The book’s style also is idiosyncratic in the extreme, again a marker of the personality of the author, one assumes. This makes the work a very enjoyable one in many ways, as long as one is prepared to “go with the flow,” to join Priest on what is really, as Paul Hegarty suggests on the back cover blurb, a “journey” that begins “over and over again.” When doing this though, I personally am somewhat discomfited by an impression that I may be submitting to a joke at my own expense. For Priest’s text goes so far down the road of a certain kind of academese that it comes incredibly close to parodies of this kind of academic discourse, such as that found in Ian McGuire’s 2006 novel Incredible Bodies. Take, for instance, the following passage:

In this chapter I not only consider pseudonymic and “meta” practices as ways in which a duplicitous nonsense circulates in art music, I also employ them. As such, this essay should be read with the understanding that the surtext (the main body) is metaphorical while the subtext (footnotes/endnotes) is literal. This of course does not make the “sur” is [sic] any less real than the “sub.” It just makes the former less direct than the latter. The form of the chapter thereby reflects the kind of duplicity (duplexity) that is at work in the music I examine (invent) by transposing it to a meta-and even hyper-level where the bond between symbol and material that the construct of Music (note the capital “M”) problematizes starts to unravel in the face of its own artifice, its own bullshit. In this chapter, then, I play my hand at making nonsense, not by being absurd but in making a theoretical straight from a fictional suit that will justify the gambit I have now made in telling you that I am going to bluff.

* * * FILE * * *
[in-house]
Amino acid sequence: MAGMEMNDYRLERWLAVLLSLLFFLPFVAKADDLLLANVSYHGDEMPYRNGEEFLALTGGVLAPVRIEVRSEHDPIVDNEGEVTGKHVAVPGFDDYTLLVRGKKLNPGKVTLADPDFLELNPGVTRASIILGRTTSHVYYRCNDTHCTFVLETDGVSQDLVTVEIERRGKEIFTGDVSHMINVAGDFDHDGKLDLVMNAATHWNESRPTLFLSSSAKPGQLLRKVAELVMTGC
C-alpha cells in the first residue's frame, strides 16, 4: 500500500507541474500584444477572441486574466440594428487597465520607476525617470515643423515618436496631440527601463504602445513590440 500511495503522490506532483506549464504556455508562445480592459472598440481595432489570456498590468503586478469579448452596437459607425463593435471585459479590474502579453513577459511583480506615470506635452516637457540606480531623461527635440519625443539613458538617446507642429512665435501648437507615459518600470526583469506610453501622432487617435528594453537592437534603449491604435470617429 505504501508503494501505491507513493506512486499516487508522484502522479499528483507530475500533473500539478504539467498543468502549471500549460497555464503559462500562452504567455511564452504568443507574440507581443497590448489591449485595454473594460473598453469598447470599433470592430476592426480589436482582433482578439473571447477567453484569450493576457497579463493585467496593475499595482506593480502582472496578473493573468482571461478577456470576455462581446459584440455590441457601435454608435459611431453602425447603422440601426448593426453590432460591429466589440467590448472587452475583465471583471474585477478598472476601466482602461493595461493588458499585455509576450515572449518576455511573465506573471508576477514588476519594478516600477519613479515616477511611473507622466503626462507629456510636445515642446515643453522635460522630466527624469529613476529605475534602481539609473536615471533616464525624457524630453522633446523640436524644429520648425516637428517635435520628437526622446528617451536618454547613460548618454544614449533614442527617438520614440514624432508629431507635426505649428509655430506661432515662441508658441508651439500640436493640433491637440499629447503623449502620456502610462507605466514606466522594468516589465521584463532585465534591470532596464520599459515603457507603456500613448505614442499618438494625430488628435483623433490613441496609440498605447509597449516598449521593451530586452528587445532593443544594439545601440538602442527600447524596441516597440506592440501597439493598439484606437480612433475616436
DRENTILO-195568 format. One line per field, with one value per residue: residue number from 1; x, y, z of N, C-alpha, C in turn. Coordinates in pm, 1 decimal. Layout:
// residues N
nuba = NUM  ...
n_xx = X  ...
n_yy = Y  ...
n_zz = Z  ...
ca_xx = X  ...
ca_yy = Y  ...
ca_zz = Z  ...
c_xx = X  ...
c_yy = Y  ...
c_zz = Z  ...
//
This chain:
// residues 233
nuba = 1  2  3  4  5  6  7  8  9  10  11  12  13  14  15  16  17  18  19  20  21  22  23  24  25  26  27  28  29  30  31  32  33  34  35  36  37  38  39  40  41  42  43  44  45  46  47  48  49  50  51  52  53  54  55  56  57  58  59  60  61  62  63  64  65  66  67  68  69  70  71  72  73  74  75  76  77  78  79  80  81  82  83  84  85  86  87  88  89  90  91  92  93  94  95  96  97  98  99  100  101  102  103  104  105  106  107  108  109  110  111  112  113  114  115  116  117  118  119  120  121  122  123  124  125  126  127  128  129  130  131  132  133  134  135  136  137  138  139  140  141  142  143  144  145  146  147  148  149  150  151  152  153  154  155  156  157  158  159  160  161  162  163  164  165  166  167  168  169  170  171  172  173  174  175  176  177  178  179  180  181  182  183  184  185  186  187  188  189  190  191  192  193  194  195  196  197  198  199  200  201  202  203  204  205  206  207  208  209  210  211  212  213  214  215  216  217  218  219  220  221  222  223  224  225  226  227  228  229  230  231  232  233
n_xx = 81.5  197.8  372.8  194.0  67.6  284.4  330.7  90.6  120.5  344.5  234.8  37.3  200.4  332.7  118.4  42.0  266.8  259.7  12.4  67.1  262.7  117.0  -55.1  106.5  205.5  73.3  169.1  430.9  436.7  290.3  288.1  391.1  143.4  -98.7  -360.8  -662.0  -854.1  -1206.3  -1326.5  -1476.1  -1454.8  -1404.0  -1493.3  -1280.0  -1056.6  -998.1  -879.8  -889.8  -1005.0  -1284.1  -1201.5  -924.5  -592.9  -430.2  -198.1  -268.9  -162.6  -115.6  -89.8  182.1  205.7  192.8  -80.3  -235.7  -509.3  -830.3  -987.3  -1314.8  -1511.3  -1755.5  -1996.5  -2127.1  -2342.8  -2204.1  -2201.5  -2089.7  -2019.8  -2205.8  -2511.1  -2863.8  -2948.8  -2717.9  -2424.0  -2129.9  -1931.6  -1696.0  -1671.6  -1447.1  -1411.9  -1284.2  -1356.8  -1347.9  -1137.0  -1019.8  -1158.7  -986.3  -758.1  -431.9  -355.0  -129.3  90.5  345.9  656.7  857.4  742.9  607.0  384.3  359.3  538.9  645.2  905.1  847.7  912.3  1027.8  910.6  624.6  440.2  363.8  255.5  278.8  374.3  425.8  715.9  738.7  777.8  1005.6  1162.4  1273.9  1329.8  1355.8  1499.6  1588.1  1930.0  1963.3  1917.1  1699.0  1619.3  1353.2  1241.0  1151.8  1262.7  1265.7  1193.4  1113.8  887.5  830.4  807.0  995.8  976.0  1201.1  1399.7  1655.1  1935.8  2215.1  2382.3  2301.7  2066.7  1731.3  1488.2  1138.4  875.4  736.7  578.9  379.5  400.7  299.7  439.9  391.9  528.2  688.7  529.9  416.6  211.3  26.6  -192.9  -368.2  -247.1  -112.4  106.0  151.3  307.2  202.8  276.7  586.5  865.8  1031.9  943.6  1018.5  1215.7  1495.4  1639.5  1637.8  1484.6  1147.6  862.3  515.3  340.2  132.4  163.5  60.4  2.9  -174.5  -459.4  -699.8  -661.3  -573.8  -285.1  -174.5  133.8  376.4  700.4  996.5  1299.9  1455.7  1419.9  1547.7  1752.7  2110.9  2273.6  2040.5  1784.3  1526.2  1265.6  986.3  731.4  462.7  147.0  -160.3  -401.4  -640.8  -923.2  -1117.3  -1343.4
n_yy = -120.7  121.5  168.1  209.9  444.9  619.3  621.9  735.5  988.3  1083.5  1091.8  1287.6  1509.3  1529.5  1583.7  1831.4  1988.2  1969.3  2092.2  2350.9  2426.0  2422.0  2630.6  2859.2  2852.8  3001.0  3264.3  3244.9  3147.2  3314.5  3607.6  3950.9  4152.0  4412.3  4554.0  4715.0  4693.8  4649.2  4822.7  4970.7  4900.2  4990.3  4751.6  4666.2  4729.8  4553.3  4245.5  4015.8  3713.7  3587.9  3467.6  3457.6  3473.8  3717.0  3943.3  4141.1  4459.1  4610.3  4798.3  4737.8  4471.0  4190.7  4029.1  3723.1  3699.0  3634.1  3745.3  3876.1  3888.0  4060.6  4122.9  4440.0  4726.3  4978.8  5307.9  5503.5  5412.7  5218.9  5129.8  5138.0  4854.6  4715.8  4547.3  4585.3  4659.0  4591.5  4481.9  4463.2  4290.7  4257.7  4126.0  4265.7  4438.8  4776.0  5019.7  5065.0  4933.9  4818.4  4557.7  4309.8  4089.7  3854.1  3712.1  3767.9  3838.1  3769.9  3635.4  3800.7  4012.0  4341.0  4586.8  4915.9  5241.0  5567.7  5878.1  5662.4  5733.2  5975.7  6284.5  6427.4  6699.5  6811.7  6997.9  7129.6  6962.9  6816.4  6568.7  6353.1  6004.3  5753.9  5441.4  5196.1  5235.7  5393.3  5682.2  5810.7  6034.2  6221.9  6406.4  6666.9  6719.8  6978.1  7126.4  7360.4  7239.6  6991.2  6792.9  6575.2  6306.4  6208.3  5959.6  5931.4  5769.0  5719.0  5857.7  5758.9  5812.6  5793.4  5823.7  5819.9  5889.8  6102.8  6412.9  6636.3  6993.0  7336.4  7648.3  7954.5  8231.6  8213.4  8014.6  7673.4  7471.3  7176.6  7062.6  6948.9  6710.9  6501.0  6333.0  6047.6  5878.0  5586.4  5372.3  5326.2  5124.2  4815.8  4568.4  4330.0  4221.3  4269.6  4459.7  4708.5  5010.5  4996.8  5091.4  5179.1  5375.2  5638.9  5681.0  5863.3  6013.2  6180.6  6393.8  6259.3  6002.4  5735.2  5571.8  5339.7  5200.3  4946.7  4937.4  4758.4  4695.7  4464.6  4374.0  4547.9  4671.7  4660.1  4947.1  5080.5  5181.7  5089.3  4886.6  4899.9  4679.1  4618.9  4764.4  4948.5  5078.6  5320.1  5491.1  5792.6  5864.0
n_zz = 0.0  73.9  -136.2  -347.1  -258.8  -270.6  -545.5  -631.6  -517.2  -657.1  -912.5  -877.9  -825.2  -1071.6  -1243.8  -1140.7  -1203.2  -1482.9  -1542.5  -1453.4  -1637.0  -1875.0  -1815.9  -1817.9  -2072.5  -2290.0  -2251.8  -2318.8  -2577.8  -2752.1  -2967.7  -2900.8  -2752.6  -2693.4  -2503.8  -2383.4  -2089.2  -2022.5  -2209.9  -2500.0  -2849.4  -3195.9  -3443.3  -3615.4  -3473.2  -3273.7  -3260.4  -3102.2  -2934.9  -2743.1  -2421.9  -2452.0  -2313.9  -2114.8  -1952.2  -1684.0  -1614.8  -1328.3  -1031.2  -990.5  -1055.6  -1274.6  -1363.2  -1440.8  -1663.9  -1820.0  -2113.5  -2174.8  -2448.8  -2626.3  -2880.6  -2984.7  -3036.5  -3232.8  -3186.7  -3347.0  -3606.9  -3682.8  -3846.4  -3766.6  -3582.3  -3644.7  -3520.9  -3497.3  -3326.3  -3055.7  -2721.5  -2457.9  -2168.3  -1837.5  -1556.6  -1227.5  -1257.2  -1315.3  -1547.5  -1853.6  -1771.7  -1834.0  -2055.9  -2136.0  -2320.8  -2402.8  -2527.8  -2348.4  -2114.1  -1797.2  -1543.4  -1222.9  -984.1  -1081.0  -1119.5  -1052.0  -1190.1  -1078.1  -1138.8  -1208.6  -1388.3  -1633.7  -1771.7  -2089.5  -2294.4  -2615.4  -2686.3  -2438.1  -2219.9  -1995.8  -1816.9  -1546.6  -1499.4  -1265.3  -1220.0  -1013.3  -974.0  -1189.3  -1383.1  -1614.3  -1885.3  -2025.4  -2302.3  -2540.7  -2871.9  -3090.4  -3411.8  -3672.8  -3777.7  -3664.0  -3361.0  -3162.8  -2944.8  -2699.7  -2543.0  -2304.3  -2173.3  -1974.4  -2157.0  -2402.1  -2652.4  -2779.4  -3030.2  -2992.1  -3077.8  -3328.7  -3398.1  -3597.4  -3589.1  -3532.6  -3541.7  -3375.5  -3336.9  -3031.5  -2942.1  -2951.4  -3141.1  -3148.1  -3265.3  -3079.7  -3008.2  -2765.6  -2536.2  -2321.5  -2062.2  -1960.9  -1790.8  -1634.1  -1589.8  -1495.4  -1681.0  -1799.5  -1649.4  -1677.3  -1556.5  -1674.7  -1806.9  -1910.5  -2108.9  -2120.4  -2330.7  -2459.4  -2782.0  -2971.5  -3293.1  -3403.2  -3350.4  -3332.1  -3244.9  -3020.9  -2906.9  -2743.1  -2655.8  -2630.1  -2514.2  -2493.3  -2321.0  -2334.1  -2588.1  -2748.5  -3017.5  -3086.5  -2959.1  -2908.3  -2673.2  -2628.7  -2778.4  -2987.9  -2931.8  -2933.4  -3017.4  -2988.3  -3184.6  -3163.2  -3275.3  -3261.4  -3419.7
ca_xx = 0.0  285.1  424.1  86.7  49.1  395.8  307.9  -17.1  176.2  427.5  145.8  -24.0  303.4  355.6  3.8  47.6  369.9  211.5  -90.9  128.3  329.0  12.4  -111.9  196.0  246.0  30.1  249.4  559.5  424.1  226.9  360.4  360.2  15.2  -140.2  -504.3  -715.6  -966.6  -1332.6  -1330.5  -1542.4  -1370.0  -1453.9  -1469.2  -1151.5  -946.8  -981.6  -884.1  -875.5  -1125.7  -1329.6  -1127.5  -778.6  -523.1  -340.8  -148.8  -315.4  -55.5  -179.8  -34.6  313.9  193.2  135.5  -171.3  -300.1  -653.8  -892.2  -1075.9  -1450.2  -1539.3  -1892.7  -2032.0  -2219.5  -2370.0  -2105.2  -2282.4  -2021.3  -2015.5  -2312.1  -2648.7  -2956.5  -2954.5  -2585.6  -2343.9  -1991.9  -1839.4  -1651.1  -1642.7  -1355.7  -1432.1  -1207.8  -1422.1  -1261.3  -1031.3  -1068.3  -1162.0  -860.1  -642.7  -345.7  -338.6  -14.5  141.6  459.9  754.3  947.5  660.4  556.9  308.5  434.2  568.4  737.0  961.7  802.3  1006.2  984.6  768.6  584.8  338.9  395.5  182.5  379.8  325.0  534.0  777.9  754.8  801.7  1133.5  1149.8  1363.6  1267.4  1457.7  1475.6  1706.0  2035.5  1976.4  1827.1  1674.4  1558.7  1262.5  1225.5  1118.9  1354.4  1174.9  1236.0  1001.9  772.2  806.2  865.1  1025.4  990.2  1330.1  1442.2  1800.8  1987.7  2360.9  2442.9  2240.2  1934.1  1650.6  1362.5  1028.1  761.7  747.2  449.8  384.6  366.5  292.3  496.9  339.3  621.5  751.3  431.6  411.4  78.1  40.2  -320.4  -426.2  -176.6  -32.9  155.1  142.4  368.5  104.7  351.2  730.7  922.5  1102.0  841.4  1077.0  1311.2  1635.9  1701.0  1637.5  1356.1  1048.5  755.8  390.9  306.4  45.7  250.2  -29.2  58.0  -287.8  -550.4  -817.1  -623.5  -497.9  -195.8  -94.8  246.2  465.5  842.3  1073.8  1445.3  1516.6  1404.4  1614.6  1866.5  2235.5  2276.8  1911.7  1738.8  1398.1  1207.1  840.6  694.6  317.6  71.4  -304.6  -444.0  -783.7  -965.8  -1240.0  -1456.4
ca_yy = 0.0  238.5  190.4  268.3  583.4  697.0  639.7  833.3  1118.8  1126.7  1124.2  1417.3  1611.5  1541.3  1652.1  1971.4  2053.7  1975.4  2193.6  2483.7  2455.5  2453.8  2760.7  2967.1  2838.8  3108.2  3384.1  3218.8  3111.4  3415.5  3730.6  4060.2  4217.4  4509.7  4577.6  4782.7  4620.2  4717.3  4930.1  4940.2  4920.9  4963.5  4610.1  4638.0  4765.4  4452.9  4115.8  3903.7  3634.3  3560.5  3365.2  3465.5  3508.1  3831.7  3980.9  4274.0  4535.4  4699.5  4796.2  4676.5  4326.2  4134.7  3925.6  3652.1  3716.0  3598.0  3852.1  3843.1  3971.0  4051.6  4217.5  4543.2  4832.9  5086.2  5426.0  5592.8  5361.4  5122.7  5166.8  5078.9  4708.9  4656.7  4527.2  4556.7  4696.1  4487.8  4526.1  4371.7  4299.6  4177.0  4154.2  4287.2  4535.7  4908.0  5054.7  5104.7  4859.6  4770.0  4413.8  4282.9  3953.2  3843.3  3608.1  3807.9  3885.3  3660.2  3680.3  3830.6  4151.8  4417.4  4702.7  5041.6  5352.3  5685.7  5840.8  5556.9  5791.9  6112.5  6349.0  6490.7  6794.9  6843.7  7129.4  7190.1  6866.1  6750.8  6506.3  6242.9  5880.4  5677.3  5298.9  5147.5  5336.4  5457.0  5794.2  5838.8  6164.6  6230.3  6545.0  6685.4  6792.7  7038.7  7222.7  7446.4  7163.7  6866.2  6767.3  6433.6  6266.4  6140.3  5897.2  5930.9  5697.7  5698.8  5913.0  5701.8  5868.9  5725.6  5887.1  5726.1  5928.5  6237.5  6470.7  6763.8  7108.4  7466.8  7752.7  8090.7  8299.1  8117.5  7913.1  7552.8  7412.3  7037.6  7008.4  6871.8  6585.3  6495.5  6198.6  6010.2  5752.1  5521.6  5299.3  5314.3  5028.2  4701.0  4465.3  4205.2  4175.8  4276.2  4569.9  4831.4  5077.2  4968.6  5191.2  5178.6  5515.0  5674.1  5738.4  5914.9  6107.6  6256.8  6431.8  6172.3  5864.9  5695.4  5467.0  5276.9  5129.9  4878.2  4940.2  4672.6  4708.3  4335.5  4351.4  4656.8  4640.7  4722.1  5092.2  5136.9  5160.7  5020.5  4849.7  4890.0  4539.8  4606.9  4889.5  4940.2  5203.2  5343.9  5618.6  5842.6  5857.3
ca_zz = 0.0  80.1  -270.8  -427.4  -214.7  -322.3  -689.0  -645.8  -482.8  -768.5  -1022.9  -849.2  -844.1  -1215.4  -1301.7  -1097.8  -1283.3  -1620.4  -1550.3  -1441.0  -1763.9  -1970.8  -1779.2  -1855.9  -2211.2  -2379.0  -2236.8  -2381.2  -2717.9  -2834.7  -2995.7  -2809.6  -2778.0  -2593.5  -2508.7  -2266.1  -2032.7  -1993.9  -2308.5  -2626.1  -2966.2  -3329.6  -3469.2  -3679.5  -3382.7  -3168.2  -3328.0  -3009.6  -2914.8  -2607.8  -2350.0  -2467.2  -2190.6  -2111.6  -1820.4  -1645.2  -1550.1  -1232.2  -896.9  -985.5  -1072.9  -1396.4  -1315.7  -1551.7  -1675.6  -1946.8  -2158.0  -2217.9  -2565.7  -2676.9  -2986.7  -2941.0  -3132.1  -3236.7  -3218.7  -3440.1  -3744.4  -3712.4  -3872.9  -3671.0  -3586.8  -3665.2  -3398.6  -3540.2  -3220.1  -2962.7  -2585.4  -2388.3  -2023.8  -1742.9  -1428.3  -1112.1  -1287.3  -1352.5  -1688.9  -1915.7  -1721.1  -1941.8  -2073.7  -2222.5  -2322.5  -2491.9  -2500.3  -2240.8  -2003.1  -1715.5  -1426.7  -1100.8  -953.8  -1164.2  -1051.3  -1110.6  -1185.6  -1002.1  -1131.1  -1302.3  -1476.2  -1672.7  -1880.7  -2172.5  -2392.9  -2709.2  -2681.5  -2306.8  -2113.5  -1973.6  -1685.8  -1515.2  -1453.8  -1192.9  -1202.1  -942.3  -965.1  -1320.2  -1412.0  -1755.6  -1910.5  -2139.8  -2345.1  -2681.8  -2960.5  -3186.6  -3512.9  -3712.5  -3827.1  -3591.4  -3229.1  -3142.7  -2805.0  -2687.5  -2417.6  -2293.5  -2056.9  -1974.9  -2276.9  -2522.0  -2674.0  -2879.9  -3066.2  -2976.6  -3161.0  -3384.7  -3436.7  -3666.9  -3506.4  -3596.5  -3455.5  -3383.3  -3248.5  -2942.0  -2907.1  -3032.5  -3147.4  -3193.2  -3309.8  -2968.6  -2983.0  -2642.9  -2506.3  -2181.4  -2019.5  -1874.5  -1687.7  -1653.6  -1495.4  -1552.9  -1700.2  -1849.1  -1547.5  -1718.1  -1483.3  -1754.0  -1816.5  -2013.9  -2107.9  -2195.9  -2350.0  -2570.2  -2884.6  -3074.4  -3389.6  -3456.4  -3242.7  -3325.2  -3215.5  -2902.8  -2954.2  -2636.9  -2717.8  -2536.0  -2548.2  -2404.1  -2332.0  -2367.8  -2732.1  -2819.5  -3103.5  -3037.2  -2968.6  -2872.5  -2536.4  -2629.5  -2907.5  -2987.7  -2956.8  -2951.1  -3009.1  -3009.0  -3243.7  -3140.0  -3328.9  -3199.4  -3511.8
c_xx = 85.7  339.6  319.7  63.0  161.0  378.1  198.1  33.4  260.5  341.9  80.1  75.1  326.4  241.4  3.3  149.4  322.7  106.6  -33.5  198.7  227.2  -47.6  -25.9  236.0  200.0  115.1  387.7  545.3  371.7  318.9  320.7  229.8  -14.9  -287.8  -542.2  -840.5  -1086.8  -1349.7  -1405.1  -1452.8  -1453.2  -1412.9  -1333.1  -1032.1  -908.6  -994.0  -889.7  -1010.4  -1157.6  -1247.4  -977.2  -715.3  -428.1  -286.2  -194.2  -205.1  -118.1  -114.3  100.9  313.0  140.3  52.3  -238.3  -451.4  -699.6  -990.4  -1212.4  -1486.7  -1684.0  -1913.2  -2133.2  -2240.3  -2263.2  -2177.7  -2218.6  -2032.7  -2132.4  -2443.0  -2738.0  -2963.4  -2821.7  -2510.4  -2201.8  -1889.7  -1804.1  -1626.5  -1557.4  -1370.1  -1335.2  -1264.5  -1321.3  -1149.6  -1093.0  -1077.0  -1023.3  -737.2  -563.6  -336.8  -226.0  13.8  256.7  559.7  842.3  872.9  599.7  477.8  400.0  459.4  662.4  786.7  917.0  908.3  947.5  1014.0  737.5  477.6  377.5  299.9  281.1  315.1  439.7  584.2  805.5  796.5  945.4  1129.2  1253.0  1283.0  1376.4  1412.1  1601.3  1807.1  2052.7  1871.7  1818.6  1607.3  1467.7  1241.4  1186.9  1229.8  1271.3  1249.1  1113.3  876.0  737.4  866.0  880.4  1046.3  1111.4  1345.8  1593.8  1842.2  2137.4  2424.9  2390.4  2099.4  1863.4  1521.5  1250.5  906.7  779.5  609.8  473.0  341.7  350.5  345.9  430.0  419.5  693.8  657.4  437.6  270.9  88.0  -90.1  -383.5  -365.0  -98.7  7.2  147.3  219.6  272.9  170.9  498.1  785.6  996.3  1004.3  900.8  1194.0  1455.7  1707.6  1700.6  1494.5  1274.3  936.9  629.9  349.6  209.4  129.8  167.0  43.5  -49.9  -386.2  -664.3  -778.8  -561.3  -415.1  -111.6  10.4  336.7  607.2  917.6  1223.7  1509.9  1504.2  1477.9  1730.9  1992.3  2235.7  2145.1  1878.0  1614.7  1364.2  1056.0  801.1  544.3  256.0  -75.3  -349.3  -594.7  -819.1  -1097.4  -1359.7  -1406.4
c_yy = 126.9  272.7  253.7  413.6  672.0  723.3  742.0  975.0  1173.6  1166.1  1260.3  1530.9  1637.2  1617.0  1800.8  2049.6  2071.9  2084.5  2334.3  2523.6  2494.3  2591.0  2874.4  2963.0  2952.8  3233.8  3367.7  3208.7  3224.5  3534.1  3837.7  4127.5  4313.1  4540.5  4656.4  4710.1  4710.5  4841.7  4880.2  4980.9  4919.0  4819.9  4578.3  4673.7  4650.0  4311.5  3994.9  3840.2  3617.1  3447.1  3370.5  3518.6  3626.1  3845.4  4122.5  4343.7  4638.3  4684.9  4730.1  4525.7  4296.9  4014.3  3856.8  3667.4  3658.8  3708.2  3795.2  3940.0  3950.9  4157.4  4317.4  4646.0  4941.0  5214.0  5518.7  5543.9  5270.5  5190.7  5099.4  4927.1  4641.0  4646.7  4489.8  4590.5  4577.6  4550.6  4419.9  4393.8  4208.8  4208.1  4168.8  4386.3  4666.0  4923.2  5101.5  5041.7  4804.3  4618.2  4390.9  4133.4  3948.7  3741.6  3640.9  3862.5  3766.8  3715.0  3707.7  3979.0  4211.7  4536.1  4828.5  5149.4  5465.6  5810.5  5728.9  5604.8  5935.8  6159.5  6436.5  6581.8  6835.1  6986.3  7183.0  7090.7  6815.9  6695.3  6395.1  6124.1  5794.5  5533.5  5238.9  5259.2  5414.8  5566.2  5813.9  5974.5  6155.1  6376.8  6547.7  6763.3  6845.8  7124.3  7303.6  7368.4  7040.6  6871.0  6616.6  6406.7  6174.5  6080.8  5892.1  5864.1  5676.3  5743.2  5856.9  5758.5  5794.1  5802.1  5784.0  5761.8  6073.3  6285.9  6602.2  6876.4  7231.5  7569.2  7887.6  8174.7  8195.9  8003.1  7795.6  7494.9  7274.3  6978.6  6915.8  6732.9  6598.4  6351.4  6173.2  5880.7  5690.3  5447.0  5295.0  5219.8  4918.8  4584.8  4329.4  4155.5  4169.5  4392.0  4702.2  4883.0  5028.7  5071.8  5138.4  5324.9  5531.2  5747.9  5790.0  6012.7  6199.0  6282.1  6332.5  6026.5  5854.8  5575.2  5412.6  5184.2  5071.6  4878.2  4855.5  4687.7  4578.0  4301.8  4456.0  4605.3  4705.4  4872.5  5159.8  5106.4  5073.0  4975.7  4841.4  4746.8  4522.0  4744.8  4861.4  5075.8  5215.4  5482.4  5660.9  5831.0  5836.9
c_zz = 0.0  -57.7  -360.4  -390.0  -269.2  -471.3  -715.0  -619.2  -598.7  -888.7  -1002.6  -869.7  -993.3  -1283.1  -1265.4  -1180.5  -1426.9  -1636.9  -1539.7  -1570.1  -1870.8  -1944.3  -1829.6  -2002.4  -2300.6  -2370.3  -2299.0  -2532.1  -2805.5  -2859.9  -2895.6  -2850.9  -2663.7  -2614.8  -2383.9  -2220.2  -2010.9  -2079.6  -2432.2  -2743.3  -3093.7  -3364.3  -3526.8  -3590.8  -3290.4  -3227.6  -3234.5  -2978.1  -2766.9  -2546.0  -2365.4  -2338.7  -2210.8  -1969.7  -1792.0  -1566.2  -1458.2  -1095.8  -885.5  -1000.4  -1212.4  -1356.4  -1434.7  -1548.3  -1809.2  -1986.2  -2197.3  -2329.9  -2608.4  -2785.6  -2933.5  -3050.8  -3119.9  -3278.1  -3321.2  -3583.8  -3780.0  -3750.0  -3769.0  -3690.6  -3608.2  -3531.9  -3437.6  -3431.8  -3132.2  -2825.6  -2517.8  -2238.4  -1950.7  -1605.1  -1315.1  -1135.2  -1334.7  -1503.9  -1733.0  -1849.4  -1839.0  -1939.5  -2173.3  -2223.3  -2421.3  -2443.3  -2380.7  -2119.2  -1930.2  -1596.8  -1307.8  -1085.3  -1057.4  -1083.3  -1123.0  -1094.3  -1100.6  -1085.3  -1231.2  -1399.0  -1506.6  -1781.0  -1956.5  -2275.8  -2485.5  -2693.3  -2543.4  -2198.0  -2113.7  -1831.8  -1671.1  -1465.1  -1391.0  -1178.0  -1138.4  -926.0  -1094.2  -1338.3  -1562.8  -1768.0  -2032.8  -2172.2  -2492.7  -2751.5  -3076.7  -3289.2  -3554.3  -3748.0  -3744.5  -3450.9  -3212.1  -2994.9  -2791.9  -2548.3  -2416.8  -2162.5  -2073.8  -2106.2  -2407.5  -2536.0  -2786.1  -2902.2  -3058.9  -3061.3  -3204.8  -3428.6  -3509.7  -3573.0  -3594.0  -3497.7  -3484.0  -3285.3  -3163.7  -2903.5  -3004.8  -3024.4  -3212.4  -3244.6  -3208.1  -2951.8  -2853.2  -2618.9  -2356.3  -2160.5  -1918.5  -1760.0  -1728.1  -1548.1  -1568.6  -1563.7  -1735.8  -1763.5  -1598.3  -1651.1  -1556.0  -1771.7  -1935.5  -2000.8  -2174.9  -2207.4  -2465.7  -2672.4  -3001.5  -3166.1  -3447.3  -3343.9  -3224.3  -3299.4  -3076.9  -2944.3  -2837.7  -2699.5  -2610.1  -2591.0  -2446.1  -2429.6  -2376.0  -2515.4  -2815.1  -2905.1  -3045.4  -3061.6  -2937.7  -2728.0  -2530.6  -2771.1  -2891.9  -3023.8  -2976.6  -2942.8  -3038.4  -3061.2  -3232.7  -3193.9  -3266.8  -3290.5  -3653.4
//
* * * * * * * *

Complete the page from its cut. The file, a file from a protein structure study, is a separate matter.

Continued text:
(25-26) [End Page 344]

We are here so close to an actual parody such as the McGuire book mentioned that it is hard to tell the difference (hence why I suggest we might be in the eighth circle of hell). Maybe, indeed, if we unpick the final sentence of this quotation, this is what Priest is actually telling us, and Hegarty implies something similar when he says that there are here “murmurs of an avant-garde comic turn.” Even in saying this, however, I find myself second-guessing myself, remembering those times when I found the text so utterly impenetrable, nonsensical and dense that my mind wandered off, only to be pulled back by a surprising turn of phrase, an evocative yet brilliant insight that made me wonder whether the text was not so much a joke as an extremely complex performative gesture that echoed the aesthetics of distraction and failure proposed by the works under analysis. To pose the question in such mutually exclusive binary terms, though, is of course a lure, because if the text has moments such as this, it has others such as the diagram on page 266 of the “Plane of Ideosonic Transmutation and Hyperstitious Intensification of Non-belief” which, let’s face it, is entirely farcical, and which make of the work as a whole, as Priest tells us from the start and again in his conclusion (or “Inconclusion,” as he prefers to call it), both profound and complete and utter bullshit, a parasitic hoax “wrought and presented in such as [sic] way as to persuade us to take its semblance, its illusion (Schien) seriously” (279-80).